Showing posts from April, 2011

SAA workshop at Tulane on June 20th

Tulane University is pleased to host the Society of American Archivists workshop, “Real World Reference: Moving Beyond Theory,” June 20 in Howard-Tilton Memorial Library. We especially wanted to host this particular workshop because it will focus on practical, day-to-day aspects of providing archival reference, managing an archival reading room, overseeing reading room security, and advocating for better user services. Those are all basic archival practices we each have to perform every single day. This workshop will therefore offer techniques, ideas, and recommendations that should directly benefit our work in a useful, practical manner. The workshop will be taught by Kathy Marquis, Head of Public Services at the Albany County Public Library in Laramie, Wyoming. She was previously the Head of Reference and Access Services at the Bentley Historical Library, a reference archivist at the Minnesota Historical Society, and Head of Reference at MIT’s Institute Archives and Special Collect

John V. Veazie papers, 1914-1933

Collections of personal papers of all eras may be keenly sentimental. The items which have been preserved by individuals and their descendants provide hints to the values, social styles and sensibilities of their time. John Valentine Veazie, nicknamed Johnny Veazie, was a baseball player from New Orleans, who played on various minor league teams across Louisiana, Mississippi, and Georgia during the early twentieth century. The keepsakes in the John V. Veazie papers (Manuscripts Collection 113) are revealing not only of the personal and professional life of one man, but also describe the leisure and entertainment activities of the day, such as dances, movies, vaudeville and horse races and other sporting events. Included are numerous letters concerning Veazie’s baseball career, and many others from family, friends, and sweethearts, while he was on the road. Included are holiday greeting cards, a photograph, telegrams, and printed portraits. To learn more about social st

Discoveries in Jones Hall-- a guest contribution.

Judah Benjamin’s Paris accident Judah P. Benjamin, the former Confederate Secretary of State, fell from a moving tramcar in Paris in May, 1880. While it is known that his injuries were severe, the extent of these injuries and their immediate impact upon Benjamin are made clear in a letter of Benjamin’s to Jefferson Davis. The letter, dated December 16, 1880, is within the Louisiana Research Collection at Tulane University. Responding to the former President’s request for information about Civil War interviews with General Johnston, Benjamin apologised for the lateness of his response. The delay, he explained, was caused by his severe accident which caused ‘pains so acute that for months I could not get an hour’s sleep without the aid of powerful narcotics’. It had been, he wrote, a great effort to undertake only a part of his legal work in England, an effort undertaken only to prevent the entire break down of his professional connection. written by Catharine MacMillan Reader in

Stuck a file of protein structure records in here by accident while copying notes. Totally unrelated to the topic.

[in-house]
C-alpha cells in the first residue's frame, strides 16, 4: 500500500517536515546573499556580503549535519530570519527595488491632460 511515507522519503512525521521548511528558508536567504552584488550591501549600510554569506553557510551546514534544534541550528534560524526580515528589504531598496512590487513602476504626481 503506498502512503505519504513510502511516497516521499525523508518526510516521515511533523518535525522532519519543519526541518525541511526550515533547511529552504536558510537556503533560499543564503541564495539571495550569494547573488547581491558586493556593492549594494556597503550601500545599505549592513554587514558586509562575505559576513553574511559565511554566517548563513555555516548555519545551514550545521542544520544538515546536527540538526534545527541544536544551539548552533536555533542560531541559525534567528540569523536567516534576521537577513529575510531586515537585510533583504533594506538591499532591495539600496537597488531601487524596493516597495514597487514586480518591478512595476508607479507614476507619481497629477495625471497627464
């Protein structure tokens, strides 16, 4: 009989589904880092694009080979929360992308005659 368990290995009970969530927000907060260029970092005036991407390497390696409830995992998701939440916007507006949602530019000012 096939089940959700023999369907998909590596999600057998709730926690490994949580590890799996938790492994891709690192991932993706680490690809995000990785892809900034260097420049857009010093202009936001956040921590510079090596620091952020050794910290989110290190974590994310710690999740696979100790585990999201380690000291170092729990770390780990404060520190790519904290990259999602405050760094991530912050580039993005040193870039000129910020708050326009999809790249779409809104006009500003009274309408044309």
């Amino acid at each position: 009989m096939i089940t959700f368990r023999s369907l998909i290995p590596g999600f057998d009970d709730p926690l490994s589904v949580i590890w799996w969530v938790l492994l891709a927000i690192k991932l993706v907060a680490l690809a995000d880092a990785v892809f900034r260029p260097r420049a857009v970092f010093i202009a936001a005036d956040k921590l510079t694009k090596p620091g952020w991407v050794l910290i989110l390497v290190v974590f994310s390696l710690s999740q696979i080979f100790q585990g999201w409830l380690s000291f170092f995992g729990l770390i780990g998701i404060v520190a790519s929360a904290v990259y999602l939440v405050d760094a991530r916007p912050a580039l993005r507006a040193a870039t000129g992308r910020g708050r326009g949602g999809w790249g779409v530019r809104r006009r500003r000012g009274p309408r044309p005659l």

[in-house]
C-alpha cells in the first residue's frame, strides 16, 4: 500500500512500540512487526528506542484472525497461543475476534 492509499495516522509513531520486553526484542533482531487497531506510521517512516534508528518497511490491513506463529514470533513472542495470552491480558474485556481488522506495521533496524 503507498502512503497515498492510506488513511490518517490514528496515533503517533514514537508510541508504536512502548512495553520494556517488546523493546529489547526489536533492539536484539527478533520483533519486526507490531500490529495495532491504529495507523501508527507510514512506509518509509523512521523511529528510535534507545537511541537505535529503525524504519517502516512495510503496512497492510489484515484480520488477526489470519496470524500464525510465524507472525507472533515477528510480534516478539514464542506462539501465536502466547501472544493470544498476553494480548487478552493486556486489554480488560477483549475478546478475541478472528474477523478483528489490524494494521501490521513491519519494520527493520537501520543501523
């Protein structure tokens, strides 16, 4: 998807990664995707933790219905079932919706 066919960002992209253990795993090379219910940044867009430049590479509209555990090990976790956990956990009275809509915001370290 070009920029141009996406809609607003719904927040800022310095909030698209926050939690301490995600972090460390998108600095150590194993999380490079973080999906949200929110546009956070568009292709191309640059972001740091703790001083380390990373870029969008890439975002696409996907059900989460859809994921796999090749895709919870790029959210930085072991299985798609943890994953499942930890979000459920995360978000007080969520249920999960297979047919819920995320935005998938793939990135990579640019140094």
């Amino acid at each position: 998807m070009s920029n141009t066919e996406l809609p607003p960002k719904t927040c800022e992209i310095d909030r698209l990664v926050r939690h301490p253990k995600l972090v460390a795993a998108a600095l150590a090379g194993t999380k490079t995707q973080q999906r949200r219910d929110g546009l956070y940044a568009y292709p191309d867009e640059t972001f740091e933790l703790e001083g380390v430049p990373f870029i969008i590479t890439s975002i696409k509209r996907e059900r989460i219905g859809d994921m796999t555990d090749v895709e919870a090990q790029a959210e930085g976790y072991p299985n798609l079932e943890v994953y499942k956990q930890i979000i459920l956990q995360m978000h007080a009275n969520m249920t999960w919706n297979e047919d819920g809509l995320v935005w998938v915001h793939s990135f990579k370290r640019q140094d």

Civil War Sesquicentennial

Today marks the 150th anniversary of the beginning of the Civil War, when Confederate forces began bombardment of Fort Sumter, South Carolina. What ensued was a five year long war that forever changed American history, and shaped every facet of life as we know it today, from music, to baseball, to medicine, civil rights, women's rights, international relations and military strategy. The Louisiana Research Collection (LaRC) contains many major Civil War archival and print holdings. Some of our American Civil War archival holdings include the papers of Jefferson Davis, the Gettysburg letters of Robert E. Lee, the papers of Albert Sidney Johnston, a strong set of Stonewall Jackson's papers, and numerous collections of papers, photographs, memoirs and diaries from individual soldiers. Recently, LaRC has made a special effort to acquire materials documenting the experience of Union soldiers serving in the Gulf region. These letters and diaries provide eyewitness accounts of what l

The LaRC e-newsletter

The Spring 2011 issue of the Louisiana Research Collection e-newsletter has been distributed and is also available here , through our website, along with the earlier issues. Among several other topics, the new LaRC facebook page is announced.

Letters to and from Louisiana

Soldiers’ letters contain unintentional, first-hand accounts of military history, and they have great power and authenticity even when the authors are not in any way famous. They may range in style from the conversational to the formal, and may be clearly handwritten or composed in a nearly illegible, ornate fashion. Here are a few of the archival collections among LaRC’s holdings which contain original letters of the Civil War era. • USA: Alfred A. Parmenter papers, 1861-1862, 1962-1963. Manuscripts Collection 690. This collection consists of the Civil War correspondence of Union soldier, Alfred A. Parmenter. Twentieth-century typed transcriptions accompany most of the letters. Also included are biographical research notes, printed material, and copies of official certificates produced in the 1960s, concerning Parmenter and his regiment. Alfred A. Parmenter (1836-1880) was a musician in the 26th Regiment, Massachusetts Voluntary Infantry. His parents were Horace and Betsey Parmente